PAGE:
‘Caring: what we do best’

Juliette Fowler Homes in Dallas is a home for the aged and offers a comprehensive program for children, youth and family services. They have a very unique motto: “Caring is the thing we do best.” It is an excellent description of what it means to be a Christian.

Caring is what Jesus was talking about when he commanded, “Love one another as I have loved you.” The greatest definition of love I have ever heard is this: “Love is the desire to give oneself in affirming the well being of another.”

Jesus not only talked about loving, he demonstrated it when he took little children up in his arms and blessed them, when he stopped and talked with a woman beside a well in Samaria, when he fed 5,000 hungry people, when he said to an adulteress, “Neither do I condemn you, go your way and sin no more,” and when he said to a dying thief, “Today you will be with me in paradise.” That is what he calls us to do.

In the early days of my ministry the late Ernest Fremont Tittle was my ideal. He was a great preacher but I learned later in my life that the members of his church in Evanston, Illinois looked on him more as their beloved pastor.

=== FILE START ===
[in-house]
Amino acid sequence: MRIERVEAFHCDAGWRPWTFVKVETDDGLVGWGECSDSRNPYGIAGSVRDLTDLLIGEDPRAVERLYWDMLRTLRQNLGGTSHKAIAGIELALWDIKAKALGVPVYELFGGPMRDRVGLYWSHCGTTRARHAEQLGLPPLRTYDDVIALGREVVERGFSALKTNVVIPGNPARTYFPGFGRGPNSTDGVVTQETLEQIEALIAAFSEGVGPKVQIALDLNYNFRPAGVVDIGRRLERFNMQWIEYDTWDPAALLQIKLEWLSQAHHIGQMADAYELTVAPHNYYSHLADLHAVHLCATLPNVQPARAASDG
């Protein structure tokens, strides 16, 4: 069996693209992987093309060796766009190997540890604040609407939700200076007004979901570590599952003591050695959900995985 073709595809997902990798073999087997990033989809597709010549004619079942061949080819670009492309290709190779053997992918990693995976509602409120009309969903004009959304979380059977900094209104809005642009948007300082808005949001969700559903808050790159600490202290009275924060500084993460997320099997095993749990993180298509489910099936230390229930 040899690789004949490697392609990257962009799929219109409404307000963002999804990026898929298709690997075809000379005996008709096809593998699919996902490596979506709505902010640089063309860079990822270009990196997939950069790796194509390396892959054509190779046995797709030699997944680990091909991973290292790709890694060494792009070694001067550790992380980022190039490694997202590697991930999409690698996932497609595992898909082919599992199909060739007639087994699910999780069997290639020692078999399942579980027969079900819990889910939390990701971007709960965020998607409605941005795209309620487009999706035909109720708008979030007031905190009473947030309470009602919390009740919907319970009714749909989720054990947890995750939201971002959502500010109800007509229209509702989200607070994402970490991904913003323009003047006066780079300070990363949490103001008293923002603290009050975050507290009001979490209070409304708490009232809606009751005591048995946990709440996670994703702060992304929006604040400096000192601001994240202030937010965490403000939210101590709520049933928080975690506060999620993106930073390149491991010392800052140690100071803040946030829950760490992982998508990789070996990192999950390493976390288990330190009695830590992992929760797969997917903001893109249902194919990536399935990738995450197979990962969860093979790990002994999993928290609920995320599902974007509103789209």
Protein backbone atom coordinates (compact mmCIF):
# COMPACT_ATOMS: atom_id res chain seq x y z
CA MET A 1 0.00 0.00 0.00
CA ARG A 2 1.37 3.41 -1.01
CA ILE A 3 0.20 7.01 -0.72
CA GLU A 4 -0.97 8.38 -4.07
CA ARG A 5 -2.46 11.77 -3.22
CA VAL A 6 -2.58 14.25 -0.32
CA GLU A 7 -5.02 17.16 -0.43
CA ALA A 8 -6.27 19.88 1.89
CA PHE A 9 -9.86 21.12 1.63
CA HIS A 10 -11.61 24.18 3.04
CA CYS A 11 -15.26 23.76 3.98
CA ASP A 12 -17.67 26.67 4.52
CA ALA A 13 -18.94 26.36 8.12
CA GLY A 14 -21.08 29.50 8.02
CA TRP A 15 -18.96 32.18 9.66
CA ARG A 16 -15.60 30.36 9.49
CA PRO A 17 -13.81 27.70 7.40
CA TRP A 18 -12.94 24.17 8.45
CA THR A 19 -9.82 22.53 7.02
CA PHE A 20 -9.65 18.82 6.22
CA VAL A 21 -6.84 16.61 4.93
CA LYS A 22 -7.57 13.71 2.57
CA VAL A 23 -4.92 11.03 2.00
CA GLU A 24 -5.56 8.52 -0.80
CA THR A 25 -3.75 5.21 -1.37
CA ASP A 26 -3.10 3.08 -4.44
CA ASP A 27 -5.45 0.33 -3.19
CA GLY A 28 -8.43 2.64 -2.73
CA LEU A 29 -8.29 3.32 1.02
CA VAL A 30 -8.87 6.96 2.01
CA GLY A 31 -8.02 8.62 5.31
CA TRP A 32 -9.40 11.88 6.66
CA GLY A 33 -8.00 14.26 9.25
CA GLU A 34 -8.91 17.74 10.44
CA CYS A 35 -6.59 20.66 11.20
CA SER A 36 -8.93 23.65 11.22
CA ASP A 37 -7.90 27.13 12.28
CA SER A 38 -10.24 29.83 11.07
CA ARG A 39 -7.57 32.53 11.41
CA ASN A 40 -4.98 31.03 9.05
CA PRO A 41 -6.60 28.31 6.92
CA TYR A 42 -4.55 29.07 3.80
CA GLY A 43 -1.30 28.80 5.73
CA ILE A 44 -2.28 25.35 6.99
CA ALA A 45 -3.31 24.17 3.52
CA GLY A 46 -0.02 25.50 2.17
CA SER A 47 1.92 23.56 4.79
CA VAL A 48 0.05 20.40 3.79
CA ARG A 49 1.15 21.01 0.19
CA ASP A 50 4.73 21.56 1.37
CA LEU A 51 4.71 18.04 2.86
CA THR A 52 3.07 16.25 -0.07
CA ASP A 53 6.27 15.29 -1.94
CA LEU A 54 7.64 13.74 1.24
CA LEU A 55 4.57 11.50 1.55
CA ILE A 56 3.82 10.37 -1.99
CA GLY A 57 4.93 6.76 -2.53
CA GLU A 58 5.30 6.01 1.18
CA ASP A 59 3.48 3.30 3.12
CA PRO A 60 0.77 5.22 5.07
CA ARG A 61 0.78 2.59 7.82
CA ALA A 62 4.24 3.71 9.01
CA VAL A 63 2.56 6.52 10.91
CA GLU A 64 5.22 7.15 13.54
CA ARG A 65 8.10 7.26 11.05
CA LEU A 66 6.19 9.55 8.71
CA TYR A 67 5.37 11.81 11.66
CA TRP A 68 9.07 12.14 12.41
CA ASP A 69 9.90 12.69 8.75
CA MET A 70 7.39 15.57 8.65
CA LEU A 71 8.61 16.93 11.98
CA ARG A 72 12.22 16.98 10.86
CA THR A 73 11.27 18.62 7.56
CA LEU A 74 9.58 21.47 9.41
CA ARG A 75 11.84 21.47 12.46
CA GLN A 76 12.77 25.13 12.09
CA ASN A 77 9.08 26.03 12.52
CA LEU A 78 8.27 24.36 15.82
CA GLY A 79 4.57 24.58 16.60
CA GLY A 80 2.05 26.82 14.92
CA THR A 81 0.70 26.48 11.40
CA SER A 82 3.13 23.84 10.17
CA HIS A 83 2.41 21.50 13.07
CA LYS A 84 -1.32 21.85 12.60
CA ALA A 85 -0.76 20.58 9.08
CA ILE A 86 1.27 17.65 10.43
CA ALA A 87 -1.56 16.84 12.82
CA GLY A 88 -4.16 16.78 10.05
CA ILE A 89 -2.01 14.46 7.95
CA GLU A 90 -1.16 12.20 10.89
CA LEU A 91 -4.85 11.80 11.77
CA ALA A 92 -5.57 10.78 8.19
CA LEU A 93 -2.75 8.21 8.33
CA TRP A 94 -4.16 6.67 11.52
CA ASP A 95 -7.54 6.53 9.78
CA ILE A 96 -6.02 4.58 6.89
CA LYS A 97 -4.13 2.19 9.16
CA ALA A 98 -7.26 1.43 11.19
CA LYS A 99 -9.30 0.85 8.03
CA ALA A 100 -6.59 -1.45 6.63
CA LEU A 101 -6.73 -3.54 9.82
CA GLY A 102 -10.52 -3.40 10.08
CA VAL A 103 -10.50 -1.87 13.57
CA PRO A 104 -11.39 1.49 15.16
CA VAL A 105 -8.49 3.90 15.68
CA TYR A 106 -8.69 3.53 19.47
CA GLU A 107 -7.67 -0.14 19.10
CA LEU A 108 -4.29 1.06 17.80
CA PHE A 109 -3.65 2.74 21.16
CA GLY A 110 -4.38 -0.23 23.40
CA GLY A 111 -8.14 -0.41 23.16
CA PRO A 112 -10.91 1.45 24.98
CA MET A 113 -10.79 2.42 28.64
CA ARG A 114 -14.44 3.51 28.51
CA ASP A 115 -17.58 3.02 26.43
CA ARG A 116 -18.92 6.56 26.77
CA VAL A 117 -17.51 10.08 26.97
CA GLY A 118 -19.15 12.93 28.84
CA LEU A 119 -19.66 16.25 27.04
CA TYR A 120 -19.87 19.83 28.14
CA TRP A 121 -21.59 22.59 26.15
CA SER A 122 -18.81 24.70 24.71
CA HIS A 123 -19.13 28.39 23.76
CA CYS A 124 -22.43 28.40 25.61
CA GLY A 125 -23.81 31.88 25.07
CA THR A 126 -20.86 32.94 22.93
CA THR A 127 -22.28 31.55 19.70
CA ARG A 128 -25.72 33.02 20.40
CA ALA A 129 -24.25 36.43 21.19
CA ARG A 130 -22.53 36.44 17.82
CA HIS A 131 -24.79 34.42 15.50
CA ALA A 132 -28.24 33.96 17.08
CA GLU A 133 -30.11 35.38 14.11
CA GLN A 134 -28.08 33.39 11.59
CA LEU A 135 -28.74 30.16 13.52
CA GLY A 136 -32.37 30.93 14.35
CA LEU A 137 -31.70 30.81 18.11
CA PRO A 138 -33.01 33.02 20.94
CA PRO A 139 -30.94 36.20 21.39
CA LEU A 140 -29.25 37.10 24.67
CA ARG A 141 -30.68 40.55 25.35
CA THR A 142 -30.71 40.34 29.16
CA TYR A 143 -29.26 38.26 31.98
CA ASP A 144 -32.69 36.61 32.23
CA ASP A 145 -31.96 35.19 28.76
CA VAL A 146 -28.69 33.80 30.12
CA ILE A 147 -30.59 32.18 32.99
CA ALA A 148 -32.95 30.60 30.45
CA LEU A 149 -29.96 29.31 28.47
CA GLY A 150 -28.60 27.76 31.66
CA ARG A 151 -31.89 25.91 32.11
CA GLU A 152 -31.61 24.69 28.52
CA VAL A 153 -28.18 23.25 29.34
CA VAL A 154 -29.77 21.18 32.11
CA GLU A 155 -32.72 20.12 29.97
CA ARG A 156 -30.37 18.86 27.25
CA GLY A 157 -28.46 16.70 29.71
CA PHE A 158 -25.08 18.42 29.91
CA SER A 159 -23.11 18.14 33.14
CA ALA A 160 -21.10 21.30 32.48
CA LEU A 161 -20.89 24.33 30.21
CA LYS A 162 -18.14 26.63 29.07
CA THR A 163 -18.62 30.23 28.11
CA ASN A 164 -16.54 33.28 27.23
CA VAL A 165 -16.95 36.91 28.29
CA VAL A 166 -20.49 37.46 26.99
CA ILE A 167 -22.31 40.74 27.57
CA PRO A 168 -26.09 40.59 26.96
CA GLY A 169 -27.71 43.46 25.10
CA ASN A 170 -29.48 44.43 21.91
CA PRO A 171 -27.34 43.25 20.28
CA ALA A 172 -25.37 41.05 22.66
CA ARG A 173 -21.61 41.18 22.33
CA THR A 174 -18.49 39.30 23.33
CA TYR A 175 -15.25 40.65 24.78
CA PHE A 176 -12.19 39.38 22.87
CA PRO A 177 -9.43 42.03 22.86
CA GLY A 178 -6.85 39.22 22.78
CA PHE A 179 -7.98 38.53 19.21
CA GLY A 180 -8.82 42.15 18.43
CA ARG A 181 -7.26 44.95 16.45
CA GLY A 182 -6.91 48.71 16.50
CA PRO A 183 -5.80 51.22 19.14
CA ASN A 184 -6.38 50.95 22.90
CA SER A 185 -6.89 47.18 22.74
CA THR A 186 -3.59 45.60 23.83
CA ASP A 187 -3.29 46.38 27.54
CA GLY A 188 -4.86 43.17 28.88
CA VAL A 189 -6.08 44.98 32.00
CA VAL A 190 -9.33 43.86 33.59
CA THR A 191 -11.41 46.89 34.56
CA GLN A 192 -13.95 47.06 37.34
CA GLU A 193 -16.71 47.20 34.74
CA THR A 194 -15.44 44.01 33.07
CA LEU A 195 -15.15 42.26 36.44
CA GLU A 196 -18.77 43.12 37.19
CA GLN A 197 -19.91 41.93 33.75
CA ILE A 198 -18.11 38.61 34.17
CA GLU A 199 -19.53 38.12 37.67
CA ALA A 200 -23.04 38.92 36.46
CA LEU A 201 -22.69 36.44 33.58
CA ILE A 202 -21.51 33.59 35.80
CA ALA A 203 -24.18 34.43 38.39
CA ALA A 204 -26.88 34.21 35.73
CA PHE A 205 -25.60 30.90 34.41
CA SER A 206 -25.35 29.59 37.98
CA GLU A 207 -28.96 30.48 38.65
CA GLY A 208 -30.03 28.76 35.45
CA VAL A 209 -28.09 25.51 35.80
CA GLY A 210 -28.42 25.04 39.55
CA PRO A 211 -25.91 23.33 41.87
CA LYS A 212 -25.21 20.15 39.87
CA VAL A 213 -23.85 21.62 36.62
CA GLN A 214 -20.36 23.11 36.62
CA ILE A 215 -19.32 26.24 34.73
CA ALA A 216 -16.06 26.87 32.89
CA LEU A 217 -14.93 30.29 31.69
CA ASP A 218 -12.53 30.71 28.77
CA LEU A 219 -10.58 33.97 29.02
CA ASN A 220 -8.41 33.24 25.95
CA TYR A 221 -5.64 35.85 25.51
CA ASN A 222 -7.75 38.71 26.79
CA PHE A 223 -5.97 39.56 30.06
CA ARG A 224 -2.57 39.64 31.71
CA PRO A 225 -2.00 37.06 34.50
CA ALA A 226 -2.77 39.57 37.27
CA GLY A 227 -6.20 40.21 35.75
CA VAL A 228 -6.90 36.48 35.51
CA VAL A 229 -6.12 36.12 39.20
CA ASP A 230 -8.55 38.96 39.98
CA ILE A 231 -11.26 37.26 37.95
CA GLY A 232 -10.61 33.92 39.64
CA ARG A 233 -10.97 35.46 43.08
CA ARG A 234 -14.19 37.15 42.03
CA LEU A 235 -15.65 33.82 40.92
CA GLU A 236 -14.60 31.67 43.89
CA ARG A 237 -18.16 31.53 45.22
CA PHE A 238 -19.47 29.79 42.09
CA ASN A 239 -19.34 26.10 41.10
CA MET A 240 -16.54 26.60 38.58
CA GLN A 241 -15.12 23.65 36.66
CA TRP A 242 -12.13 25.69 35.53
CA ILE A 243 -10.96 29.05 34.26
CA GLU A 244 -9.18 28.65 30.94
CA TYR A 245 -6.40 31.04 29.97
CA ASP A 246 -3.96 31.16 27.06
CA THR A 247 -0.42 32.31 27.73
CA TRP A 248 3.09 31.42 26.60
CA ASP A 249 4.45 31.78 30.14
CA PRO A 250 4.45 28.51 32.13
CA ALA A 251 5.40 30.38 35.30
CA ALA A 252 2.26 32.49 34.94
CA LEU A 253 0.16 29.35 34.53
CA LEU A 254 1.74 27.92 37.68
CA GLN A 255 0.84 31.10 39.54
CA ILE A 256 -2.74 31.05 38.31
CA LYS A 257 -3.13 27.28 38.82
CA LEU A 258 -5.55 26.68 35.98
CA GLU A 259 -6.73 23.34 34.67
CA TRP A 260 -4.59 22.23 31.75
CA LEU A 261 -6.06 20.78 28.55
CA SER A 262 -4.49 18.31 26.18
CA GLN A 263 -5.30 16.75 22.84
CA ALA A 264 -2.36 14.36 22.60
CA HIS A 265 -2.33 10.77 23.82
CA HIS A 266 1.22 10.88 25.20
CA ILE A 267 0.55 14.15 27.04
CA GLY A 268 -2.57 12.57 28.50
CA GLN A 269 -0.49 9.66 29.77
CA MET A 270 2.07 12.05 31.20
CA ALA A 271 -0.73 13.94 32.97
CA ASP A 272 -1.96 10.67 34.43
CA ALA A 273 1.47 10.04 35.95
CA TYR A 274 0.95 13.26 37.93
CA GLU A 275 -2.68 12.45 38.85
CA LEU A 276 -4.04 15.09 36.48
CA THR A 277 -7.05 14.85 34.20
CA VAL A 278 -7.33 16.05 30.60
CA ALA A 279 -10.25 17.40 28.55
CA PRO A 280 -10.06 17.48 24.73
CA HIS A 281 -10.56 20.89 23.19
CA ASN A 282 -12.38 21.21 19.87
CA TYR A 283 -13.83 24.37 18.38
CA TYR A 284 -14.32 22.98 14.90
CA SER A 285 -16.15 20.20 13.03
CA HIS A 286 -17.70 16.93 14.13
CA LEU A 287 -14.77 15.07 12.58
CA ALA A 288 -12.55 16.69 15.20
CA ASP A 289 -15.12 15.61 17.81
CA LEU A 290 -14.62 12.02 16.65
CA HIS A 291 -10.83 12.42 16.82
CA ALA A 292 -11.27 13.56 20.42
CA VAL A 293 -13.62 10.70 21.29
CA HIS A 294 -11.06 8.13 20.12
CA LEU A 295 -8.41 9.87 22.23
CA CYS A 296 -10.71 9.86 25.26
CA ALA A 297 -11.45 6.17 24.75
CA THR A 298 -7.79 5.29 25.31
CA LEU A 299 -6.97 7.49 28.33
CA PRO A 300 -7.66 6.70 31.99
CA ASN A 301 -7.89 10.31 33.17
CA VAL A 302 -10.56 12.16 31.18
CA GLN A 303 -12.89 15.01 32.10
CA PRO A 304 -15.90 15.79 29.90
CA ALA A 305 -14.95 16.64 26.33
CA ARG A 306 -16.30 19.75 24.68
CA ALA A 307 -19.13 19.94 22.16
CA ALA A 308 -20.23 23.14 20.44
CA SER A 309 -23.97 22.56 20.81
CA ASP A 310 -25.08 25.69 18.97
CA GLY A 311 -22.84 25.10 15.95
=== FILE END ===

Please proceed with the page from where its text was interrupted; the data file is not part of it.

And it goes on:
Once a leading Illinois industrialist shared what Dr. Tittle meant to him. He said, “When my wife died, my whole world caved in. In a daze I left the hospital and started walking faster and faster through the night along the shores of Lake Michigan. “For hours I walked, my darkness as thick as the black night around me. Every time I looked back, there was Dr. Tittle just a little way behind me, following. All night I walked, and all night he followed.

“Finally, as the dawn was breaking over the lake, I stopped. Dr. Tittle came up, placed his hand on my arm and said, ‘Let’s go somewhere and get some breakfast.’ You can see why I will always love Dr. Tittle.”

Such is your calling and mine. As followers of the Master let us make this our motto also: “Caring is the thing we do best.”

It was R. L Sharpe who wrote: Isn’t it strange that princes and kings, And clowns that caper in sawdust rings,

And common people like you and me

Are builders for eternity?

Each is given a bag of tools,

A shapeless mass, and a book of rules;

And each must make, ere life is flown,

A stumbling block or a steppingstone.

Rev. Nichols is Minister Emeritus of First Christian Church, Temple, where he was senior minister for 23 years. He writes a religious column for several newspapers.

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2013-06-27 digital edition

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